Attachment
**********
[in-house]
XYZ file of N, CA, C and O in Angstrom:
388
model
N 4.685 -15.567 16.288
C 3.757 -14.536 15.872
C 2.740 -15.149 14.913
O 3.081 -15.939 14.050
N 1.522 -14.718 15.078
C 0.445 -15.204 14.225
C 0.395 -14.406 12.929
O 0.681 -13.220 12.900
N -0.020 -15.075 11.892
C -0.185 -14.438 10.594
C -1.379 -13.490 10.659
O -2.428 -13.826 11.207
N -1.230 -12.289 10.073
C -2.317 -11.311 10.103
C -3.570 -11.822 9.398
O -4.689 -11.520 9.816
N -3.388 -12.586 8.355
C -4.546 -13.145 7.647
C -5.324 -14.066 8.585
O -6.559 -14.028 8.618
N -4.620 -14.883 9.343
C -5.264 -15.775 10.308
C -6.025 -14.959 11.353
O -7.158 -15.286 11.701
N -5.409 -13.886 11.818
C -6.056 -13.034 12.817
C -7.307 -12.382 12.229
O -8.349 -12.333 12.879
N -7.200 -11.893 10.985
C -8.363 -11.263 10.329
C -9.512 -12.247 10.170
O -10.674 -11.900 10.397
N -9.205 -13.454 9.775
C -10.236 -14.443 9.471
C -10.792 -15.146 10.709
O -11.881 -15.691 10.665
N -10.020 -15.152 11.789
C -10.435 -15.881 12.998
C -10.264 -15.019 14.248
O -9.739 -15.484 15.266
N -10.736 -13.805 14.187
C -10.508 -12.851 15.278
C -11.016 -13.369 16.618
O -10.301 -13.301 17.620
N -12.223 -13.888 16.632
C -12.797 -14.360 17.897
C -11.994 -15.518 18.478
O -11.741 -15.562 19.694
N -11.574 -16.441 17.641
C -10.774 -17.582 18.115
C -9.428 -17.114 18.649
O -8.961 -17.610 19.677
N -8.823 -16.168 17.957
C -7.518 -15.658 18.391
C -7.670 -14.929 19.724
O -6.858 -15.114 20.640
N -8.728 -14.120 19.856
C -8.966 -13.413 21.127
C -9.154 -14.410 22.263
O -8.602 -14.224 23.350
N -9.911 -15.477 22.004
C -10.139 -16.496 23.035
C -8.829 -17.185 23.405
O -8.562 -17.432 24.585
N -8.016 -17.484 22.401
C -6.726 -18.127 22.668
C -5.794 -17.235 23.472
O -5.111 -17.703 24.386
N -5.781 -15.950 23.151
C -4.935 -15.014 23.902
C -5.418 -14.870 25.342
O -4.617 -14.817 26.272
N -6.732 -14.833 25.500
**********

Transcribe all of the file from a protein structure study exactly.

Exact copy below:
[in-house]
XYZ file of N, CA, C and O in Angstrom:
388
model
N 4.685 -15.567 16.288
C 3.757 -14.536 15.872
C 2.740 -15.149 14.913
O 3.081 -15.939 14.050
N 1.522 -14.718 15.078
C 0.445 -15.204 14.225
C 0.395 -14.406 12.929
O 0.681 -13.220 12.900
N -0.020 -15.075 11.892
C -0.185 -14.438 10.594
C -1.379 -13.490 10.659
O -2.428 -13.826 11.207
N -1.230 -12.289 10.073
C -2.317 -11.311 10.103
C -3.570 -11.822 9.398
O -4.689 -11.520 9.816
N -3.388 -12.586 8.355
C -4.546 -13.145 7.647
C -5.324 -14.066 8.585
O -6.559 -14.028 8.618
N -4.620 -14.883 9.343
C -5.264 -15.775 10.308
C -6.025 -14.959 11.353
O -7.158 -15.286 11.701
N -5.409 -13.886 11.818
C -6.056 -13.034 12.817
C -7.307 -12.382 12.229
O -8.349 -12.333 12.879
N -7.200 -11.893 10.985
C -8.363 -11.263 10.329
C -9.512 -12.247 10.170
O -10.674 -11.900 10.397
N -9.205 -13.454 9.775
C -10.236 -14.443 9.471
C -10.792 -15.146 10.709
O -11.881 -15.691 10.665
N -10.020 -15.152 11.789
C -10.435 -15.881 12.998
C -10.264 -15.019 14.248
O -9.739 -15.484 15.266
N -10.736 -13.805 14.187
C -10.508 -12.851 15.278
C -11.016 -13.369 16.618
O -10.301 -13.301 17.620
N -12.223 -13.888 16.632
C -12.797 -14.360 17.897
C -11.994 -15.518 18.478
O -11.741 -15.562 19.694
N -11.574 -16.441 17.641
C -10.774 -17.582 18.115
C -9.428 -17.114 18.649
O -8.961 -17.610 19.677
N -8.823 -16.168 17.957
C -7.518 -15.658 18.391
C -7.670 -14.929 19.724
O -6.858 -15.114 20.640
N -8.728 -14.120 19.856
C -8.966 -13.413 21.127
C -9.154 -14.410 22.263
O -8.602 -14.224 23.350
N -9.911 -15.477 22.004
C -10.139 -16.496 23.035
C -8.829 -17.185 23.405
O -8.562 -17.432 24.585
N -8.016 -17.484 22.401
C -6.726 -18.127 22.668
C -5.794 -17.235 23.472
O -5.111 -17.703 24.386
N -5.781 -15.950 23.151
C -4.935 -15.014 23.902
C -5.418 -14.870 25.342
O -4.617 -14.817 26.272
N -6.732 -14.833 25.500